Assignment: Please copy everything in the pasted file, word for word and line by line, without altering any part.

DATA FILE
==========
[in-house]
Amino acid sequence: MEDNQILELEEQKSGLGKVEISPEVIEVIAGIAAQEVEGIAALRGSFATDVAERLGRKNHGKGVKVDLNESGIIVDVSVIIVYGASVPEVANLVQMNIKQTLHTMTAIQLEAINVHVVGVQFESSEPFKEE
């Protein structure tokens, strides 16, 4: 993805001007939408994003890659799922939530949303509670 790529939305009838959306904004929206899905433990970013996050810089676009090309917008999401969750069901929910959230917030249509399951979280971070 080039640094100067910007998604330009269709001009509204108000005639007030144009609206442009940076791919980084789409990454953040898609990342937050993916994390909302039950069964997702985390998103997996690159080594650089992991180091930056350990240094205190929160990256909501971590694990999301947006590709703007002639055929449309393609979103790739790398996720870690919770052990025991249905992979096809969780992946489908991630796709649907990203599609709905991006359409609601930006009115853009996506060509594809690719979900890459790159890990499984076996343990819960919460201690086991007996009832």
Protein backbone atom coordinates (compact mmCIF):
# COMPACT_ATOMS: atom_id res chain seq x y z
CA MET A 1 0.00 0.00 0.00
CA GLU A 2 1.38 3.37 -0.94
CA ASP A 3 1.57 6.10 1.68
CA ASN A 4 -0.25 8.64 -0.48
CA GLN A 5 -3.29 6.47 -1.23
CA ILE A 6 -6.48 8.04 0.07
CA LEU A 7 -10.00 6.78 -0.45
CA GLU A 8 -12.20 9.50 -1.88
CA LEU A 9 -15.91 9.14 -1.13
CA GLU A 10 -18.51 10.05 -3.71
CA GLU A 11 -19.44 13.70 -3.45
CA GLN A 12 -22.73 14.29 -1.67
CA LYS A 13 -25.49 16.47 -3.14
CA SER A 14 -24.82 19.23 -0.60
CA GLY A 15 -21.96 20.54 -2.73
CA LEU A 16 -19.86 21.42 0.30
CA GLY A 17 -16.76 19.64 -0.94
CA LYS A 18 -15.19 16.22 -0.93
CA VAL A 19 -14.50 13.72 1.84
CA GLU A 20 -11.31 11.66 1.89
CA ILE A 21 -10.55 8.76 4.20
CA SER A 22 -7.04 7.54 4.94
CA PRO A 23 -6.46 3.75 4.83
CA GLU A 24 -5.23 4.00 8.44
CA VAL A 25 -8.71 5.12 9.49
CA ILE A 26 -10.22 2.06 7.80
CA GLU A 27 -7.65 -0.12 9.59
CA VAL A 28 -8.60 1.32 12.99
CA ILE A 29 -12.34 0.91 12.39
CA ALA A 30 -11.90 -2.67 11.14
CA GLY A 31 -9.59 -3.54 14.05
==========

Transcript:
[in-house]
Amino acid sequence: MEDNQILELEEQKSGLGKVEISPEVIEVIAGIAAQEVEGIAALRGSFATDVAERLGRKNHGKGVKVDLNESGIIVDVSVIIVYGASVPEVANLVQMNIKQTLHTMTAIQLEAINVHVVGVQFESSEPFKEE
């Protein structure tokens, strides 16, 4: 993805001007939408994003890659799922939530949303509670 790529939305009838959306904004929206899905433990970013996050810089676009090309917008999401969750069901929910959230917030249509399951979280971070 080039640094100067910007998604330009269709001009509204108000005639007030144009609206442009940076791919980084789409990454953040898609990342937050993916994390909302039950069964997702985390998103997996690159080594650089992991180091930056350990240094205190929160990256909501971590694990999301947006590709703007002639055929449309393609979103790739790398996720870690919770052990025991249905992979096809969780992946489908991630796709649907990203599609709905991006359409609601930006009115853009996506060509594809690719979900890459790159890990499984076996343990819960919460201690086991007996009832």
Protein backbone atom coordinates (compact mmCIF):
# COMPACT_ATOMS: atom_id res chain seq x y z
CA MET A 1 0.00 0.00 0.00
CA GLU A 2 1.38 3.37 -0.94
CA ASP A 3 1.57 6.10 1.68
CA ASN A 4 -0.25 8.64 -0.48
CA GLN A 5 -3.29 6.47 -1.23
CA ILE A 6 -6.48 8.04 0.07
CA LEU A 7 -10.00 6.78 -0.45
CA GLU A 8 -12.20 9.50 -1.88
CA LEU A 9 -15.91 9.14 -1.13
CA GLU A 10 -18.51 10.05 -3.71
CA GLU A 11 -19.44 13.70 -3.45
CA GLN A 12 -22.73 14.29 -1.67
CA LYS A 13 -25.49 16.47 -3.14
CA SER A 14 -24.82 19.23 -0.60
CA GLY A 15 -21.96 20.54 -2.73
CA LEU A 16 -19.86 21.42 0.30
CA GLY A 17 -16.76 19.64 -0.94
CA LYS A 18 -15.19 16.22 -0.93
CA VAL A 19 -14.50 13.72 1.84
CA GLU A 20 -11.31 11.66 1.89
CA ILE A 21 -10.55 8.76 4.20
CA SER A 22 -7.04 7.54 4.94
CA PRO A 23 -6.46 3.75 4.83
CA GLU A 24 -5.23 4.00 8.44
CA VAL A 25 -8.71 5.12 9.49
CA ILE A 26 -10.22 2.06 7.80
CA GLU A 27 -7.65 -0.12 9.59
CA VAL A 28 -8.60 1.32 12.99
CA ILE A 29 -12.34 0.91 12.39
CA ALA A 30 -11.90 -2.67 11.14
CA GLY A 31 -9.59 -3.54 14.05